Trader Joe’s employee was killed by officer’s bullet, LAPD says

Posted at 3:45 PM, Jul 24, 2018
and last updated 2018-07-24 15:45:57-04

Melyda Corado, a Trader Joe’s assistant manager who died during a shootout Saturday, was killed by an officer’s bullet, Los Angeles Police Chief Michel Moore said.

“I am truly sorry,” Moore said at a news conference Tuesday. “It is unimaginable, the pain of the Corado family. We share the pain today.”

Police said the disastrous chain of events started when suspect Gene Evin Atkins shot his 76-year-old grandmother and kidnapped a 17-year-old female acquaintance.

As Atkins fled in his grandmother’s car, he fired shots out the back window toward pursuing officers, police said. Authorities said the teen he kidnapped was shot in the head but survived.

Officers did not fire at the gunman during the chase. But after Atkins crashed the car outside a Trader Joe’s and continued shooting at police, officers returned fire, Moore said.

As Atkins fled into the Trader Joe’s, Corado was exiting the grocery store, police said. That’s when Corado was struck by LAPD gunfire.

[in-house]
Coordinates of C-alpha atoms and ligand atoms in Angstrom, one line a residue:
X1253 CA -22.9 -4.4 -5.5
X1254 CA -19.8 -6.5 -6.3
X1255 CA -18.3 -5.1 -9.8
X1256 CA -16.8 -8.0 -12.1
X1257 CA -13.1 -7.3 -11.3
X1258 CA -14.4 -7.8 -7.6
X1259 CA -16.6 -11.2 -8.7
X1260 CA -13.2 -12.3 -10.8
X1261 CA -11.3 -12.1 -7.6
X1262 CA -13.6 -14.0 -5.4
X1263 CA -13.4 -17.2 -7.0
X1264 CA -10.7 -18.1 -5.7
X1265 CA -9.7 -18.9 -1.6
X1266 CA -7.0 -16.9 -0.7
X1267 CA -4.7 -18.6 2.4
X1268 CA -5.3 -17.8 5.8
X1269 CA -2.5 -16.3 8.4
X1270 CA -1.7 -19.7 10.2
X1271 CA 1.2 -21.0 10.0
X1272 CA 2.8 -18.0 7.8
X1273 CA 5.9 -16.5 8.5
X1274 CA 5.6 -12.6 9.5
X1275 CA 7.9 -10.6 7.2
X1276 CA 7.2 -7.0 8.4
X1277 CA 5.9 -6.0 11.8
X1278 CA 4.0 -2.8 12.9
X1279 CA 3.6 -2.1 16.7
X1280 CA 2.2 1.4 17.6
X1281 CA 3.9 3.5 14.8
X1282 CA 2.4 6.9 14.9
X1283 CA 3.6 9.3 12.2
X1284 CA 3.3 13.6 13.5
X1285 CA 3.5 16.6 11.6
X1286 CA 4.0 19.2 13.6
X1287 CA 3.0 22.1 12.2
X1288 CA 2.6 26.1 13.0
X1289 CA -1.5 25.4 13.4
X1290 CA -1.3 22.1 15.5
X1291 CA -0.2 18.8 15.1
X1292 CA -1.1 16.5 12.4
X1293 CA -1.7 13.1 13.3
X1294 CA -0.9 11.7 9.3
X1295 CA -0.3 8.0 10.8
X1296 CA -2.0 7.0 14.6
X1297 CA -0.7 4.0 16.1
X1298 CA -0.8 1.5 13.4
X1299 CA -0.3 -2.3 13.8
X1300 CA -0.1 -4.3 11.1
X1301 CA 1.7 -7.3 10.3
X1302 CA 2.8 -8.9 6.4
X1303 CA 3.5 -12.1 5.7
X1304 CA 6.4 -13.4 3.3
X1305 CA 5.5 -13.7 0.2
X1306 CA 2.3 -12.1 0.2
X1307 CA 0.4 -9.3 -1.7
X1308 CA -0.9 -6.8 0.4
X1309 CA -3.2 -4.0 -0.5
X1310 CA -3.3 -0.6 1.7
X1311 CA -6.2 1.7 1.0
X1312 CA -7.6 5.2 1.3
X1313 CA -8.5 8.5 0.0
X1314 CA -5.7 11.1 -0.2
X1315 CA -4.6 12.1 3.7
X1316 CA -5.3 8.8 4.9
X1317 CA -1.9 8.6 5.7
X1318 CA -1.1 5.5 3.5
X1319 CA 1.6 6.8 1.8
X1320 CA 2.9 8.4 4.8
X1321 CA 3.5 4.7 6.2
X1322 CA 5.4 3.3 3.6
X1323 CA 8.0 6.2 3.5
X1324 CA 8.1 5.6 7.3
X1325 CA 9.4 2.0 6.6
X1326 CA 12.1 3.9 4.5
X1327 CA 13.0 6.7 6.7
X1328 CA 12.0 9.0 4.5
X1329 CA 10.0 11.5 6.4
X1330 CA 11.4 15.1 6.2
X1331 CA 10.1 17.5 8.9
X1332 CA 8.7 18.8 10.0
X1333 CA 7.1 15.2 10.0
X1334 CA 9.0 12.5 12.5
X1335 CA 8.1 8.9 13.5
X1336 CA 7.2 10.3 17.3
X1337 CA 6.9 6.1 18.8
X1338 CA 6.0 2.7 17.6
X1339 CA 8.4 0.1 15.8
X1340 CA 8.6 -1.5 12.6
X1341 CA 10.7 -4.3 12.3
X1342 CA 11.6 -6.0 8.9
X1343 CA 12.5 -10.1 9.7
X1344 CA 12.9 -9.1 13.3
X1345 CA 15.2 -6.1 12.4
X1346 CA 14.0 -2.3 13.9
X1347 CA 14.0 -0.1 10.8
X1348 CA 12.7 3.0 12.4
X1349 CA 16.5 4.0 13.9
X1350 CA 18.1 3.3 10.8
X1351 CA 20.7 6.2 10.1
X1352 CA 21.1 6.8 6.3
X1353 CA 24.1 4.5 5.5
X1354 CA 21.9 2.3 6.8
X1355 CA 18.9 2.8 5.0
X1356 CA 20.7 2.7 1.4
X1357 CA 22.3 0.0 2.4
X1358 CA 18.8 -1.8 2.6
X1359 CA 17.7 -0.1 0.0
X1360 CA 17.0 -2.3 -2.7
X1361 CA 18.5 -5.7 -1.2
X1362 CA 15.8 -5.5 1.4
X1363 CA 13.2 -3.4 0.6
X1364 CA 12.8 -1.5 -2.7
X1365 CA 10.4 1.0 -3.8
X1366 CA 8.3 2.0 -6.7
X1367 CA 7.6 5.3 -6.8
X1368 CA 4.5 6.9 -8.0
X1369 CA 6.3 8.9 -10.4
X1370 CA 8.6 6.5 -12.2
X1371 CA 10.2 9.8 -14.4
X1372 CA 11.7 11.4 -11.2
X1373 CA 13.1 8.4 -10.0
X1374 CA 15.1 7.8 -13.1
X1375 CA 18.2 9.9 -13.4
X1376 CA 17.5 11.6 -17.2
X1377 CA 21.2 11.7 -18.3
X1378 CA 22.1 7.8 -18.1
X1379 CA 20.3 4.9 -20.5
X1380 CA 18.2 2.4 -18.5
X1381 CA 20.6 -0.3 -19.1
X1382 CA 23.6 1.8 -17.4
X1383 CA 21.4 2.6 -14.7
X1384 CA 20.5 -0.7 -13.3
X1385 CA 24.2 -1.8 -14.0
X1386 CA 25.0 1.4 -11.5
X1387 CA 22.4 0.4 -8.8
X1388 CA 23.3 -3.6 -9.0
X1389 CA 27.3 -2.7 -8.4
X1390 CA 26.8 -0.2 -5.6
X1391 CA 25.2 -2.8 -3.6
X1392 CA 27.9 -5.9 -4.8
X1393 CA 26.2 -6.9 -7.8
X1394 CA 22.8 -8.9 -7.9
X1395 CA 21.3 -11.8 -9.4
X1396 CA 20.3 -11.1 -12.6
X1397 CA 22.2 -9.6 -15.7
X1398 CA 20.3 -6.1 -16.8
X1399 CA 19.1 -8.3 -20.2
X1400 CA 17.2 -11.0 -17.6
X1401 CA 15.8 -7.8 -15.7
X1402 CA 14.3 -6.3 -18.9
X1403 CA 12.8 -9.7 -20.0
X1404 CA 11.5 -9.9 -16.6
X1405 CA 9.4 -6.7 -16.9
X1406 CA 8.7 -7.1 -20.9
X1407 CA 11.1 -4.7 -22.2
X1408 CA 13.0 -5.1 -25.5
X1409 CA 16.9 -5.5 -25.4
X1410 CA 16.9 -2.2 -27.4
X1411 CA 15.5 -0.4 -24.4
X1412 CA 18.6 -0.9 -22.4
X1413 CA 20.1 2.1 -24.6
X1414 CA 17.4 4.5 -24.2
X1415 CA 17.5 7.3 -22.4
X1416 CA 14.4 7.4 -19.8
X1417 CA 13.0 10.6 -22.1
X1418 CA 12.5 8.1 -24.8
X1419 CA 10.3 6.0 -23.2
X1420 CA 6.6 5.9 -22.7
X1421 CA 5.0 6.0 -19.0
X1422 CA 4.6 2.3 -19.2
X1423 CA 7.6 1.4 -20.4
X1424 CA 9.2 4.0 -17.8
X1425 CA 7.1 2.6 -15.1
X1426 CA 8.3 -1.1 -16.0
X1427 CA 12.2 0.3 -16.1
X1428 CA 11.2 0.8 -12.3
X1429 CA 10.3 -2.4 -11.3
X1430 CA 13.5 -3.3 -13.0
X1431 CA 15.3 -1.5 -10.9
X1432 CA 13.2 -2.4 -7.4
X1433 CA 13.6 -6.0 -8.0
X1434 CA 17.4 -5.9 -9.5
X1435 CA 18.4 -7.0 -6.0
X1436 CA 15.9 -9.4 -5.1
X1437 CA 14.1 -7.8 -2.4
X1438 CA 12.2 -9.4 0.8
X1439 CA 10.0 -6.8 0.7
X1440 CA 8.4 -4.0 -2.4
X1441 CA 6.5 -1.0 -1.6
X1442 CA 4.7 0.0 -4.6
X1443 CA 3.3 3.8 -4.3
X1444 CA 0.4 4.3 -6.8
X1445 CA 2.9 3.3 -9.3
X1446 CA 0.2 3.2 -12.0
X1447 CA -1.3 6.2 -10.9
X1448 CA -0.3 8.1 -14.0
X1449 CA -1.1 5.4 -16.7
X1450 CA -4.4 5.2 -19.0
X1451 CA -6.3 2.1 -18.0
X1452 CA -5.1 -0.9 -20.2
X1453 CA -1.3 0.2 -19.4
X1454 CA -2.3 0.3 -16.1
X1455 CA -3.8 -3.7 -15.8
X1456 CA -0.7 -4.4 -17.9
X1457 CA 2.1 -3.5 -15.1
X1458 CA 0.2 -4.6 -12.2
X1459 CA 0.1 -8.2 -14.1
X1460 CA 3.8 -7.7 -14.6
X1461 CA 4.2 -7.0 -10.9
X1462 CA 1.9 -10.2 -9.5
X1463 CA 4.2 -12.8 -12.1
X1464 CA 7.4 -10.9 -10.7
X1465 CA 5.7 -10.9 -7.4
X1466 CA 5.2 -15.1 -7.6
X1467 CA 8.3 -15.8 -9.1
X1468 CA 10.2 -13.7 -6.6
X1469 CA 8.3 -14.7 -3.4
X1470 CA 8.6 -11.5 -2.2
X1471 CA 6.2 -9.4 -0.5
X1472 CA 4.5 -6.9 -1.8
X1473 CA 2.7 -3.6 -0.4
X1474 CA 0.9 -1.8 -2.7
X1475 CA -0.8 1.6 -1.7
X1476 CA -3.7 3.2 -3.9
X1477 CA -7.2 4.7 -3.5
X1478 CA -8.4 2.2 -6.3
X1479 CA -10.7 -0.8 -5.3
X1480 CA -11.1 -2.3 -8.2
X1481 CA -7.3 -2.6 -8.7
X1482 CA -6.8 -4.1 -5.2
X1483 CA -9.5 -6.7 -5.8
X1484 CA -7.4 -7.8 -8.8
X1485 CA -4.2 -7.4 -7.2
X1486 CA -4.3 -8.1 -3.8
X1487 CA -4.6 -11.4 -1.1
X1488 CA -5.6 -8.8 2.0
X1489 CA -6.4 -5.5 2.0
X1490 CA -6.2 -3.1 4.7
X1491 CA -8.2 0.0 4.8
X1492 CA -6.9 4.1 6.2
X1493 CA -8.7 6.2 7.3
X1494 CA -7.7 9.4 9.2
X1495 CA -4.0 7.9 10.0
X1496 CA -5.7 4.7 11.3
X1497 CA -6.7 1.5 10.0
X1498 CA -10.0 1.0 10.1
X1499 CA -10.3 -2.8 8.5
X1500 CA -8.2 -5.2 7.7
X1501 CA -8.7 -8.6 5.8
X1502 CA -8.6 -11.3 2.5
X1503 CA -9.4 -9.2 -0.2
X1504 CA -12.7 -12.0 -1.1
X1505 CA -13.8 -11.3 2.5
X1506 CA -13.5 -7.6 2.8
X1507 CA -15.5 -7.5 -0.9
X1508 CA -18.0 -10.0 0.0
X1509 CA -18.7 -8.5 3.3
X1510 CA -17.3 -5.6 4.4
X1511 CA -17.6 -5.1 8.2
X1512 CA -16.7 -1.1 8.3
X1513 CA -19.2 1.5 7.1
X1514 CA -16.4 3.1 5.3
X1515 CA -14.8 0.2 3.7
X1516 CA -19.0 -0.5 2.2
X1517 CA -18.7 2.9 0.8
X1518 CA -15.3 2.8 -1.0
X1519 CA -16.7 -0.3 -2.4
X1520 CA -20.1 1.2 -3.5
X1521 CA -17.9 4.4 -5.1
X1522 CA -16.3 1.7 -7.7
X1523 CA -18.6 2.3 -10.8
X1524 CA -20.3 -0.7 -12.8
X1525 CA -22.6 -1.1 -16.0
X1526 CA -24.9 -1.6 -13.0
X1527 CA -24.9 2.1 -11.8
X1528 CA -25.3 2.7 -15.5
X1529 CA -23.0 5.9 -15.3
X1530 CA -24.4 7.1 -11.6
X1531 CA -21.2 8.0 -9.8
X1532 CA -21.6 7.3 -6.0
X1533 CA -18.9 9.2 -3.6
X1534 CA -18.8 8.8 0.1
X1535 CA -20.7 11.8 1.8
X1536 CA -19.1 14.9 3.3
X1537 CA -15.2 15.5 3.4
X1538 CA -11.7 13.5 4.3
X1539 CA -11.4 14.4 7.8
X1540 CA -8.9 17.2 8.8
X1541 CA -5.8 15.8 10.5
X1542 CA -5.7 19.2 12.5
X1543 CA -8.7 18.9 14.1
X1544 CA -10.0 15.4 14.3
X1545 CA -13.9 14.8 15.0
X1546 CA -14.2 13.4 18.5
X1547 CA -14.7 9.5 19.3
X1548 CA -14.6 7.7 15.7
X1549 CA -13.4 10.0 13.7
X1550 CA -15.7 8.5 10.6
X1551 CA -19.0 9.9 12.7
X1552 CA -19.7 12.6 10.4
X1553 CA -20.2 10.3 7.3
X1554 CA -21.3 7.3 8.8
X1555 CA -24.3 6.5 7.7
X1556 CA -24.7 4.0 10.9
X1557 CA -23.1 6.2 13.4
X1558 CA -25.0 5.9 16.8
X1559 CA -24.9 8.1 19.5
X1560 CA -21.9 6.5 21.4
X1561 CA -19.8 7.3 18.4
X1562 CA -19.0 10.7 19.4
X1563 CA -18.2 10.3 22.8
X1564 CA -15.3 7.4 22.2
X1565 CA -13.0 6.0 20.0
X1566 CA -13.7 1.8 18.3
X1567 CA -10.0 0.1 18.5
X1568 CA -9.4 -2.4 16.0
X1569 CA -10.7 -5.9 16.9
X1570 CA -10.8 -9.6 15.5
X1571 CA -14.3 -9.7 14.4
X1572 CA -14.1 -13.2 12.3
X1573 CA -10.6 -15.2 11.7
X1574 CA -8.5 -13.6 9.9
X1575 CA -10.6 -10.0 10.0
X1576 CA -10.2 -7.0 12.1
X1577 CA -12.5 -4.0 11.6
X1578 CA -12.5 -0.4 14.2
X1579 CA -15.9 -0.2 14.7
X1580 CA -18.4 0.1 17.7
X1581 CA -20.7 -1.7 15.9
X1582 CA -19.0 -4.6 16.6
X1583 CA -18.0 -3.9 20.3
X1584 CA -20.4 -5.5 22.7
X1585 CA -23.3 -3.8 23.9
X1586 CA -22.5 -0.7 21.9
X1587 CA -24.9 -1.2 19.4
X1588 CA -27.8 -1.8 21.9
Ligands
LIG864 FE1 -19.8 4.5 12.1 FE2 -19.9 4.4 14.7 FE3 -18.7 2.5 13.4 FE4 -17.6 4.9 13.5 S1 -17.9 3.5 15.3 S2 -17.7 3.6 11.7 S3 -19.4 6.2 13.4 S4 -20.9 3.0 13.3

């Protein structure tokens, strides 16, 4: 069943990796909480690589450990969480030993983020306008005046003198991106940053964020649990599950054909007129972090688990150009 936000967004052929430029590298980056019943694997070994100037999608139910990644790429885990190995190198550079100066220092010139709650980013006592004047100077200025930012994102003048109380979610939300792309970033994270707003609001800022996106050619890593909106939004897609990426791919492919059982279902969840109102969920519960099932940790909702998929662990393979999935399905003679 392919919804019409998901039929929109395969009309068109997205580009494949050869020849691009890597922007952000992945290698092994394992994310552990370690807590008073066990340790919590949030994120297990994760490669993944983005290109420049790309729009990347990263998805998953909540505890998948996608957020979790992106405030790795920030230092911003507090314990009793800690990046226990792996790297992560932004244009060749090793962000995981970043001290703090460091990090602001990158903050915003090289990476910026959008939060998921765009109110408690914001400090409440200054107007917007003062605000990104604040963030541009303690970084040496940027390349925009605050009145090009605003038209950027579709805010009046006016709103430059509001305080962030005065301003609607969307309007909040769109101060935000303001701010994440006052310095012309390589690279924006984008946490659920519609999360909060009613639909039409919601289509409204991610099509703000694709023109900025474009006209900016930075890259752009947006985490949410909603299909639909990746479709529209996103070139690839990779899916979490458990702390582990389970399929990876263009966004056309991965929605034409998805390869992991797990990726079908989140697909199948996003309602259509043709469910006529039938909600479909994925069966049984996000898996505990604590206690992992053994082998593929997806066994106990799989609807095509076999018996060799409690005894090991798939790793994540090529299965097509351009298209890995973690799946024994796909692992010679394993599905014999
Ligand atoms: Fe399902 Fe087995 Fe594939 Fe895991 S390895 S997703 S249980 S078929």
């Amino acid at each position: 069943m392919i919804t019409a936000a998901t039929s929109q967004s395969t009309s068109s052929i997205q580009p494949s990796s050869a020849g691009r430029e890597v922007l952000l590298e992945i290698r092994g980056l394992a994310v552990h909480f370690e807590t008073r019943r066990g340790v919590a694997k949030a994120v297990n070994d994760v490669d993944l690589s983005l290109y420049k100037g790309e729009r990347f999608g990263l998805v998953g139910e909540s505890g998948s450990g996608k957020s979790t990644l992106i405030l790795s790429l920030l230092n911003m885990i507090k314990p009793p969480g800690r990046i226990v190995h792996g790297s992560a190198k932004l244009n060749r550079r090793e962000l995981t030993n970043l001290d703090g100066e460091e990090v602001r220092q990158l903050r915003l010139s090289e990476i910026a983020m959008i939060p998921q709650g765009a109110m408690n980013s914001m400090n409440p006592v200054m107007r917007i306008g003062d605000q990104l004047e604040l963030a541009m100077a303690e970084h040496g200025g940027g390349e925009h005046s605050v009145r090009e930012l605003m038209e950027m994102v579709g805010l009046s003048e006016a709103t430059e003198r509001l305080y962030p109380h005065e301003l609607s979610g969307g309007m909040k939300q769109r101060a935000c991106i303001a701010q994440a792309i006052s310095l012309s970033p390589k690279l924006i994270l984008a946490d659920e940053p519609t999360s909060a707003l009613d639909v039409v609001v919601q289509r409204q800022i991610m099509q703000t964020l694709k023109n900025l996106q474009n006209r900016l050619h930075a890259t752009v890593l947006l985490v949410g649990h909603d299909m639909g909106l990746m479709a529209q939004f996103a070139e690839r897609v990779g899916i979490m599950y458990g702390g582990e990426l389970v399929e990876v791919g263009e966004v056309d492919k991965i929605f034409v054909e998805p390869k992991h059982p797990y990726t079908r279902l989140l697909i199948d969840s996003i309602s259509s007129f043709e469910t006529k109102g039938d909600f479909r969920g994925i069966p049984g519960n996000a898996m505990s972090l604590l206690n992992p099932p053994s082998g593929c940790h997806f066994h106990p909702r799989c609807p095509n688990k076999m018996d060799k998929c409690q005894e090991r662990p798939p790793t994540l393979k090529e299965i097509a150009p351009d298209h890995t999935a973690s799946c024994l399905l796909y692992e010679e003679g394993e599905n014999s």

After the fatal shooting, Atkins holed up in the store and kept those inside hostage. A three-hour standoff ensued, including hours of negotiations, before Atkins surrendered to police.

Atkins now faces 30 charges, including one count of murder; six counts of attempted murder (including four counts of attempted murder against a police officer); 13 counts of false imprisonment of hostages; and one count of felony evading.

His bail is set at more than $9 million.

Both his grandmother and the wounded teen are in critical condition from their gunshot wounds, Moore said.

The police chief said the two officers involved in the shootout with Atkins are working with psychologists.

“I know that it is every officer’s worst nightmare to harm an innocent bystander during a violent engagement,” Moore said.

“They’re devastated in the immediate aftermath of this event that a person died in their efforts to stop Atkins. This is a heartbreaking reminder of the split-second decisions that officers must make every day and is also a sobering reminder of the destruction … a lone individual with a handgun can create.”